The shiur this week is dedicated in honour of my dear mother, Rivka bat Gila veHaRav Pinchas, z”l. The first yartzeit of her passing is on 24th Kislev, Erev Shabbat Kodesh, parshat Chayei Sarah.
Though this week’s parsha opens with the death of Sarah the parsha is nevertheless called Chayei Sarah, the life of Sarah. After Sarah passes away, Avraham begins looking towards the next generation, to securing his and Sarah Imeinu’s legacy. In this way, the parsha tells us how the life of Sarah continues after her death, how the values that she and Avraham held dear were internalized by her offspring and eventually their many descendants.
Following the purchase of Me’arat Hamachpela, which ensures that Avraham will be able to bequeath a piece of real estate in Eretz Yisrael to his child Yitzchak, Avraham embarks on his next project related to the next generation, the need to find a wife for Yitzchak. However, Avraham chooses to do so in what might be considered a somewhat unconventional fashion. Rather than sending Yitzchak to find his own wife, as Yitzchak later does with his own son Ya’akov, Avraham sends his trusty servant to fulfill this mission.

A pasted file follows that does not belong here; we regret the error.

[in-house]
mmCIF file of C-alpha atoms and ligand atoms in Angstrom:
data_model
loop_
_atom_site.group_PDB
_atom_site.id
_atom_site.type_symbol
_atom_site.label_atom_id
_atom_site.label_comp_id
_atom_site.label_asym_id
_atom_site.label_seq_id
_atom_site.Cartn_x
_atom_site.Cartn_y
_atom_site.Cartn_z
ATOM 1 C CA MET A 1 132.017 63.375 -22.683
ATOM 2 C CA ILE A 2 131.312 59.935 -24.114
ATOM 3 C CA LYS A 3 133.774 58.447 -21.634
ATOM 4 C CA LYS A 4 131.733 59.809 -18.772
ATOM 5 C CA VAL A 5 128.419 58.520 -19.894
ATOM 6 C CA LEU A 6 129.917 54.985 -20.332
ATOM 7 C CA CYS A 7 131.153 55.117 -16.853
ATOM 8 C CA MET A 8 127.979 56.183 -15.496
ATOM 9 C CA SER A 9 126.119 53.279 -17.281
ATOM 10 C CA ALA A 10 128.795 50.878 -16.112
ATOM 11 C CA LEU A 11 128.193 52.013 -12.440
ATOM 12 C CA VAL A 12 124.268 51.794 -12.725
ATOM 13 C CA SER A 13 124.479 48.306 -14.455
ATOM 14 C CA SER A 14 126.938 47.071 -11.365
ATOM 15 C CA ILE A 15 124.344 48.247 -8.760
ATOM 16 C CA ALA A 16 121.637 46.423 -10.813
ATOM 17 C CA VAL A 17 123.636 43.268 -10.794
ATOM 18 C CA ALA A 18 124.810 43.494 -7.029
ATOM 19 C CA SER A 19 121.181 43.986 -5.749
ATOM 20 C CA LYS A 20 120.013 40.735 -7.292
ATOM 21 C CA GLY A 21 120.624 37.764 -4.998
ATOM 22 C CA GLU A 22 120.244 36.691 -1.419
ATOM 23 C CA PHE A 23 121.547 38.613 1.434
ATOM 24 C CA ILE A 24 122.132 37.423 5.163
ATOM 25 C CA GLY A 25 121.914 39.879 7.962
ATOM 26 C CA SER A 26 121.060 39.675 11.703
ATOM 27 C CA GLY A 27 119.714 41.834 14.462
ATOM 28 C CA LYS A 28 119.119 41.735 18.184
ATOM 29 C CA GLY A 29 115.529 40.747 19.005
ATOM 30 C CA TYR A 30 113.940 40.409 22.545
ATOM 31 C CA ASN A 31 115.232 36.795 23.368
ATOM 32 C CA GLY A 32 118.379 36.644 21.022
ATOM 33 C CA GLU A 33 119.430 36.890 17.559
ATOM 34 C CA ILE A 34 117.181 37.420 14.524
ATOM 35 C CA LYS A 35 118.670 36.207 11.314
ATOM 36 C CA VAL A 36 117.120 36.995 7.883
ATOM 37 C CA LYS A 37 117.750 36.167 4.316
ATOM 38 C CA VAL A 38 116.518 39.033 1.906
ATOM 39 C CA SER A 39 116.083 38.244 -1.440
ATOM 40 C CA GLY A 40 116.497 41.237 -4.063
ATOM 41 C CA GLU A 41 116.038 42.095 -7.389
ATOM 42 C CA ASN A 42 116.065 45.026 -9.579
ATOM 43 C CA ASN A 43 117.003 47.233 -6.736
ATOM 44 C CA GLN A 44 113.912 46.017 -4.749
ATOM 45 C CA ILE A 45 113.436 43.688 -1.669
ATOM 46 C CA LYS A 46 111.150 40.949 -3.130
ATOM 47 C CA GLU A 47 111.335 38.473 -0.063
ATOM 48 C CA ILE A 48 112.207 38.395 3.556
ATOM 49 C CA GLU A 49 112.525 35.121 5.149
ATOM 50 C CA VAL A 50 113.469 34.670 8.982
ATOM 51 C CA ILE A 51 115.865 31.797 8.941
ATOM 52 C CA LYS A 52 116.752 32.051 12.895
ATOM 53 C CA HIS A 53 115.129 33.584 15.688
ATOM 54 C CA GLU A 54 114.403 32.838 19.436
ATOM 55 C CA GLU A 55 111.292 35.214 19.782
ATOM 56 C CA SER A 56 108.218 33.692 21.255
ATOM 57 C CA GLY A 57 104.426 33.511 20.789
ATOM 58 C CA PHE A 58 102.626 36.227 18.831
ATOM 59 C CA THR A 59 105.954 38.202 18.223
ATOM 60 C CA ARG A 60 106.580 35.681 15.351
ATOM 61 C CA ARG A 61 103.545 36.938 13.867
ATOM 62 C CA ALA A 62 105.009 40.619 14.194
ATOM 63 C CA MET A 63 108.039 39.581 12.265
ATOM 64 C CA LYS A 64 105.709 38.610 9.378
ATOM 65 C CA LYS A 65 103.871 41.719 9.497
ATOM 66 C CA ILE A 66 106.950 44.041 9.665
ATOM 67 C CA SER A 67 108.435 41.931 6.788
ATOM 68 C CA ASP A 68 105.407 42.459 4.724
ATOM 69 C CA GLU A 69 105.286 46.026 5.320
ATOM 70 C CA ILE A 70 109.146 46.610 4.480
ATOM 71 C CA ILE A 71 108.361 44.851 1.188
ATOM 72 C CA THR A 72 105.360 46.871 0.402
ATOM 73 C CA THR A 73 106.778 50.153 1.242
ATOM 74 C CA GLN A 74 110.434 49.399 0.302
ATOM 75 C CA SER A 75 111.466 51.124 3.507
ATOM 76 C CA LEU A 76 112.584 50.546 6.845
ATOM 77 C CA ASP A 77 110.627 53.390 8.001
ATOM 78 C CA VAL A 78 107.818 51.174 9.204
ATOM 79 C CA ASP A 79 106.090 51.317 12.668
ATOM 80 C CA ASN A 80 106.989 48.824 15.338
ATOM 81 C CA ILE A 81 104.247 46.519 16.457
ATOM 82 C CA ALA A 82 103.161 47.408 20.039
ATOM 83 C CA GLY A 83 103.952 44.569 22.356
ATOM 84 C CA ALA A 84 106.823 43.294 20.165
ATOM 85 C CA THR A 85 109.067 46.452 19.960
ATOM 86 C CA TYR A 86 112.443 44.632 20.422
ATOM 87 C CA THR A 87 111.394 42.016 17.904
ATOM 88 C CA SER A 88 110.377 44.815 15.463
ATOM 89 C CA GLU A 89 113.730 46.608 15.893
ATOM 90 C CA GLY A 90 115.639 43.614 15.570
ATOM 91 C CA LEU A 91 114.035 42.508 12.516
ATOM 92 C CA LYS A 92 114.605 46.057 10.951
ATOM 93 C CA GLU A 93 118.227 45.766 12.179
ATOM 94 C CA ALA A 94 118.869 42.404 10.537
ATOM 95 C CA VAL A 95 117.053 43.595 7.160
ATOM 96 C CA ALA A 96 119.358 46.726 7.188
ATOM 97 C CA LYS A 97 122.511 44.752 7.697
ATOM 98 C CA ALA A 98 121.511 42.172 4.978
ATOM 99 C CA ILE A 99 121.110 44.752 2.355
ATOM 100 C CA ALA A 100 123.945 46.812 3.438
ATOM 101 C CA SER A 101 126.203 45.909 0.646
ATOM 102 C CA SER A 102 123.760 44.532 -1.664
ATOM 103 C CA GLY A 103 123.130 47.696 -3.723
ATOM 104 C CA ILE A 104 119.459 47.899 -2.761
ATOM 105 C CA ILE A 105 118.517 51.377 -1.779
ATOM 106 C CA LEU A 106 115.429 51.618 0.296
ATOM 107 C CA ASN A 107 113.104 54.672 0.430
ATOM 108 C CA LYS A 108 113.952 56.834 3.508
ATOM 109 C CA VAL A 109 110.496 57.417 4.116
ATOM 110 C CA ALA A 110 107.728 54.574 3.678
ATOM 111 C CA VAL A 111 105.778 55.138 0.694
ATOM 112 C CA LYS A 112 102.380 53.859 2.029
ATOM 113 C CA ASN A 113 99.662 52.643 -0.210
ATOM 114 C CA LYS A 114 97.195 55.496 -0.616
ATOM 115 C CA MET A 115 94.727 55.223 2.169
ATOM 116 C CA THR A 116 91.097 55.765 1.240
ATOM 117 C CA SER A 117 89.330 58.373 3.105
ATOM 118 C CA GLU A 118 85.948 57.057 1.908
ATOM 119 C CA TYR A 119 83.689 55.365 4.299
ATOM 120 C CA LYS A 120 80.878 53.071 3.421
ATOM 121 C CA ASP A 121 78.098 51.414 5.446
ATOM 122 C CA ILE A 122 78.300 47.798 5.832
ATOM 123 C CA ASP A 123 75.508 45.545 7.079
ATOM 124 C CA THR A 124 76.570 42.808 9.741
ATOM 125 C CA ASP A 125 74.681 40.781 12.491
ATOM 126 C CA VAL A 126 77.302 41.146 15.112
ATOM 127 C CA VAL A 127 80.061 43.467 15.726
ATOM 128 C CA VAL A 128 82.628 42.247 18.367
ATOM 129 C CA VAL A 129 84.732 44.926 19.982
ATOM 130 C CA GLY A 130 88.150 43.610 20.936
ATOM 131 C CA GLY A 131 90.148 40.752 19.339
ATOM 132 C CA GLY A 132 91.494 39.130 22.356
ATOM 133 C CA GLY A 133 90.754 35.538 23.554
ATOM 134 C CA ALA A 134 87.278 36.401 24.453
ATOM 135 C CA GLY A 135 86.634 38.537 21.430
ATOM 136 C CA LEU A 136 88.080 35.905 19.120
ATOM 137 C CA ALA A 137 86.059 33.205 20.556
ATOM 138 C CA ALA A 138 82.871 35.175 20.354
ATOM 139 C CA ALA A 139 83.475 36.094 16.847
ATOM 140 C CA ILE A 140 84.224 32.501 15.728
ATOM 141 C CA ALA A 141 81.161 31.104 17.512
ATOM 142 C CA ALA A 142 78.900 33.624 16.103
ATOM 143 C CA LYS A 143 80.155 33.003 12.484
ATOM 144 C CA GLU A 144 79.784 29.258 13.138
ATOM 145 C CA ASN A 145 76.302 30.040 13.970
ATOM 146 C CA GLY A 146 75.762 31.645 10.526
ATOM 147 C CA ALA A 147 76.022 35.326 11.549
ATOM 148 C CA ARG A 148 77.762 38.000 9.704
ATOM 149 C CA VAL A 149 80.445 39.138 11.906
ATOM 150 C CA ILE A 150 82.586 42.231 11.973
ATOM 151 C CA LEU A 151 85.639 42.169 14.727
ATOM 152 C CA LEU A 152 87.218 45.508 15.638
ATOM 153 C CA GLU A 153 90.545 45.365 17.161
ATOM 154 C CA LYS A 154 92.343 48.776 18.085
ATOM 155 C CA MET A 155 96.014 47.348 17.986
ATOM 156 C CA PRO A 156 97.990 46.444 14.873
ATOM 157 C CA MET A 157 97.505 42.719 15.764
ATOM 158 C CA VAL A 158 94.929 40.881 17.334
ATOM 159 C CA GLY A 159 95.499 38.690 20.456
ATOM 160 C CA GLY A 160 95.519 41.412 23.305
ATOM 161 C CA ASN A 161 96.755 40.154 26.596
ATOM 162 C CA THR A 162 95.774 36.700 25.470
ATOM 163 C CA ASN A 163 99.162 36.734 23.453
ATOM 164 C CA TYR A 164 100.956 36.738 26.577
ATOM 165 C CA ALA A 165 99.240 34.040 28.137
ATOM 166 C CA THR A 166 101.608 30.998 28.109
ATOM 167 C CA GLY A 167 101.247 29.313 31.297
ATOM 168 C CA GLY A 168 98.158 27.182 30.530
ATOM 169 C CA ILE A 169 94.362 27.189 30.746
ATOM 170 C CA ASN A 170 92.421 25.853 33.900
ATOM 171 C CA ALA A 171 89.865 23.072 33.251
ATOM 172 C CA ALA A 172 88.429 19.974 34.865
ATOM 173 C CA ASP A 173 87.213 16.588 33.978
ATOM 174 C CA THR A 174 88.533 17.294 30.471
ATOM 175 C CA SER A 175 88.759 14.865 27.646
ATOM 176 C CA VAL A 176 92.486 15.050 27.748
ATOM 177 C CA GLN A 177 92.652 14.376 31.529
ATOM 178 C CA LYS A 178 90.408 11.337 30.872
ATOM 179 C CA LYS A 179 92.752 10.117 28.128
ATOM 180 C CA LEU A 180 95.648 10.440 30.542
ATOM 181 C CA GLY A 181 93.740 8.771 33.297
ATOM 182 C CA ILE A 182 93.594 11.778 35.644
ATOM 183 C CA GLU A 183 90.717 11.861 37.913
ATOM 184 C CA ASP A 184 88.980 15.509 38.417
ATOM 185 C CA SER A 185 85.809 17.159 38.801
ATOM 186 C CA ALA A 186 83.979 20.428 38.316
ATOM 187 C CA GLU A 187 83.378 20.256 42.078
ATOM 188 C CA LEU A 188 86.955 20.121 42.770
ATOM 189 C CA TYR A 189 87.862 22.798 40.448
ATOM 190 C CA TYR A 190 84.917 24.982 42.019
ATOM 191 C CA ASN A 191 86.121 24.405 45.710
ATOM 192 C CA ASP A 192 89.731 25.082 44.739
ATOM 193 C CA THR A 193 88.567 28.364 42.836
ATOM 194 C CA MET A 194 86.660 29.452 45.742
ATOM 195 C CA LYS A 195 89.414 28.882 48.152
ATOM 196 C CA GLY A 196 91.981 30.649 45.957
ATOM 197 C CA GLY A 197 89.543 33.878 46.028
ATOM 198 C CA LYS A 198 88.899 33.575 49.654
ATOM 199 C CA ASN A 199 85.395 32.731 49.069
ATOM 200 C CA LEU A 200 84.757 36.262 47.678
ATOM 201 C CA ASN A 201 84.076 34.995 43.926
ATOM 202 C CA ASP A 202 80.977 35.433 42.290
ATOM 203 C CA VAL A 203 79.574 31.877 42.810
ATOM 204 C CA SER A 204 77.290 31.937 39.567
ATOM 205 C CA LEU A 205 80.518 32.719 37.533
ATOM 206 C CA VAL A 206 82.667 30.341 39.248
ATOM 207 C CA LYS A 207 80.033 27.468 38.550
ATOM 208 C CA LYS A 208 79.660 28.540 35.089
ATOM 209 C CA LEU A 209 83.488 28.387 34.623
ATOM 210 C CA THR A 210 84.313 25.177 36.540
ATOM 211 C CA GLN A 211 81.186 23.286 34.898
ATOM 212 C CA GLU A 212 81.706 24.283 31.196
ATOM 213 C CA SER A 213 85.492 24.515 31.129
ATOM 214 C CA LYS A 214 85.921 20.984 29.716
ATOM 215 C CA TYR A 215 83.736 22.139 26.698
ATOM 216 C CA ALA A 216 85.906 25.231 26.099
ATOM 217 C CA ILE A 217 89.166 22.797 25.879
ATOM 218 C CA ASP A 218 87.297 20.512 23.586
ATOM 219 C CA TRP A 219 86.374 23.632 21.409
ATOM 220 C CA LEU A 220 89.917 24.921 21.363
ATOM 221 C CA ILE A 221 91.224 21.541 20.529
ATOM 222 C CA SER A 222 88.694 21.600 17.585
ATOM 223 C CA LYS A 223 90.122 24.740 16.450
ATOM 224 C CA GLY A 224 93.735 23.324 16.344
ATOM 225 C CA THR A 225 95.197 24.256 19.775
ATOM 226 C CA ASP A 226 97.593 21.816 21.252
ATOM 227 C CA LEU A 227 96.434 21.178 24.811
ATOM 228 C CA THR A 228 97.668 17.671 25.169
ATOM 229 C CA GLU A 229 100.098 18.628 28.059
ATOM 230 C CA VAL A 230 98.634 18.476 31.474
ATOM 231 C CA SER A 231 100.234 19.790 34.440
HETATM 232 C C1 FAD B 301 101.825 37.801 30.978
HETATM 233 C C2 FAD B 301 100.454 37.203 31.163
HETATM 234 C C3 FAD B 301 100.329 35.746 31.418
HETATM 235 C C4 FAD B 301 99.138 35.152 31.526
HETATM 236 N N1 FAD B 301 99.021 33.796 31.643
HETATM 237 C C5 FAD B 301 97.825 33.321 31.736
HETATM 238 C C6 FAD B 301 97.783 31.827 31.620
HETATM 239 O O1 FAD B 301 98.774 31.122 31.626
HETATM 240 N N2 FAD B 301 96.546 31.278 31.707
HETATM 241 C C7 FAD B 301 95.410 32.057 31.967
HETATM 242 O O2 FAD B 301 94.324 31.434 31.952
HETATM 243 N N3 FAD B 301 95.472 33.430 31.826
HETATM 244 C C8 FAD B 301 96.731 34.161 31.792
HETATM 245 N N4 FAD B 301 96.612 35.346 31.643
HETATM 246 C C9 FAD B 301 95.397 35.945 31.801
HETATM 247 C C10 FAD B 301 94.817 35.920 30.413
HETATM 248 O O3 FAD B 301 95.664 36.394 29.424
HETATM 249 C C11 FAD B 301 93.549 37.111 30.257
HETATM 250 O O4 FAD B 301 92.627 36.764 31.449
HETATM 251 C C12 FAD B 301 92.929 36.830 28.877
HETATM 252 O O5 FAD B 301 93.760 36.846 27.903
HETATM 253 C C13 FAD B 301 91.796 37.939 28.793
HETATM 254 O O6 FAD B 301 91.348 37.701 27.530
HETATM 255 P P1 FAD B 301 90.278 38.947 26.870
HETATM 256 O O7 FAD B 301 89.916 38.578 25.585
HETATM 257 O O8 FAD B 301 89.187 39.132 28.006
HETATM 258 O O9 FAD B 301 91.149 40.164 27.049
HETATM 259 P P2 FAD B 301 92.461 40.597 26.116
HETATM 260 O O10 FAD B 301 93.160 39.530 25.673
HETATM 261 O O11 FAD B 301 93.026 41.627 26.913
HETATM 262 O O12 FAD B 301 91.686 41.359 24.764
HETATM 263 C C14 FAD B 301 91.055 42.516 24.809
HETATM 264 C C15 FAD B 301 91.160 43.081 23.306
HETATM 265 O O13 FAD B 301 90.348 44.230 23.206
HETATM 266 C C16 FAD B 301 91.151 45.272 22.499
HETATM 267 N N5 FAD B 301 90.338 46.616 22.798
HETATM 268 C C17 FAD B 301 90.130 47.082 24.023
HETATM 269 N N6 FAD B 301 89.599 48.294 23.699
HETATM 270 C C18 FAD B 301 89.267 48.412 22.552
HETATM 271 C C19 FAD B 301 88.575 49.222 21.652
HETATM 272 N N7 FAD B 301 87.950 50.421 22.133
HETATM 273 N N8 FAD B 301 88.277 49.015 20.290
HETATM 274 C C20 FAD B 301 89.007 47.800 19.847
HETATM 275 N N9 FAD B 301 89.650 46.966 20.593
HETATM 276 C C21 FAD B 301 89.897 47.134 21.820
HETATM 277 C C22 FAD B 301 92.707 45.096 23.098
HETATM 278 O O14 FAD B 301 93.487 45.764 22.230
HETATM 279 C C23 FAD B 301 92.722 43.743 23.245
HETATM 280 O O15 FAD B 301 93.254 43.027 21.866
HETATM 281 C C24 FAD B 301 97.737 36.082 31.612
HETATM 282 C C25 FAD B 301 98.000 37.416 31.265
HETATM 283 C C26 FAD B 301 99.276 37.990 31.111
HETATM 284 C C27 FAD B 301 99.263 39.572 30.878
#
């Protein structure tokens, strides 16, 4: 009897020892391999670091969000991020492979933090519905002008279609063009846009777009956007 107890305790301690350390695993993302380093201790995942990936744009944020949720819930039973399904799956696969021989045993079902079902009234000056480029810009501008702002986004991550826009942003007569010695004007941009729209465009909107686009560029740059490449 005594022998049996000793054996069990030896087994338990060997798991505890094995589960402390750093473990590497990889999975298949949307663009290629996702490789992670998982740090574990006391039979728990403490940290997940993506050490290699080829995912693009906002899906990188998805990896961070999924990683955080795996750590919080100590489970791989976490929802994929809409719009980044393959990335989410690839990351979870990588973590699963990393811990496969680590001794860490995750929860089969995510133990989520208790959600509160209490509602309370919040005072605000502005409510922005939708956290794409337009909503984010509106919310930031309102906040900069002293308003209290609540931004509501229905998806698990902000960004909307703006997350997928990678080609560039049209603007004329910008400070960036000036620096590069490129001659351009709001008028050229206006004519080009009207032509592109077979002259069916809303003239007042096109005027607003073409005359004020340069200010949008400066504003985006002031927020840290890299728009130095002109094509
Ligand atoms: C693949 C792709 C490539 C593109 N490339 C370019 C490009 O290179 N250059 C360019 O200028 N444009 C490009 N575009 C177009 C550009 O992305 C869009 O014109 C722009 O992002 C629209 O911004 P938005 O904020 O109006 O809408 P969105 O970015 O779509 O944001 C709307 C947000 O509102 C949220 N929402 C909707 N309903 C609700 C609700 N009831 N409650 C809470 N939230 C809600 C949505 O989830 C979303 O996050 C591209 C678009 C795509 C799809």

We may be surprised by the first thing he tells his servant:
I make you swear by the God of heaven and the God of earth that you will not take a wife for my son from the daughters of Canaan, among who I live. Rather you shall go to my land and birthplace, there you shall take a wife for my son, for Yitzchak. (Bereishit 24:3-4)
Why does Avraham begin by telling his servant what he must not do? Surely, he should first explain what he is asking him to do and only then outline the parameters of the mission. But the positive command to his servant is even more surprising. Avraham had been told to leave his country, his home and travel to Canaan. He had been told to do so by God Himself. Surely, it was clear to Avraham, that his homeland was a place full of immoral behavior where he could not flourish and grow into the nation as God has promised him. Why, would Avraham then wish for his son to marry a girl from that very place that he had fled all those years ago? The question becomes clearer when we note the language Avraham employs in his orders to his servant – כי אל ארצי ואל מולדתי תלך – the same phrases which Hashem uses when he commands Avraham to embark on his original journey לך לך מארצך וממולדתך.
In order to answer these questions we must consider the reason for which Avraham was commanded to go to Canaan. We assumed above that he had to leave his homeland because of the detrimental influences that existed there. While this is definitely true, and there are many midrashim which testify to the idolatrous practices in that country, if that was the only rationale behind God’s command Avraham could have been told simply to leave. He would not have been instructed to go anywhere in particular. The fact that Hashem directs Avraham and his family to Canaan suggests that God wanted Avraham to fulfill a specific role in that very place.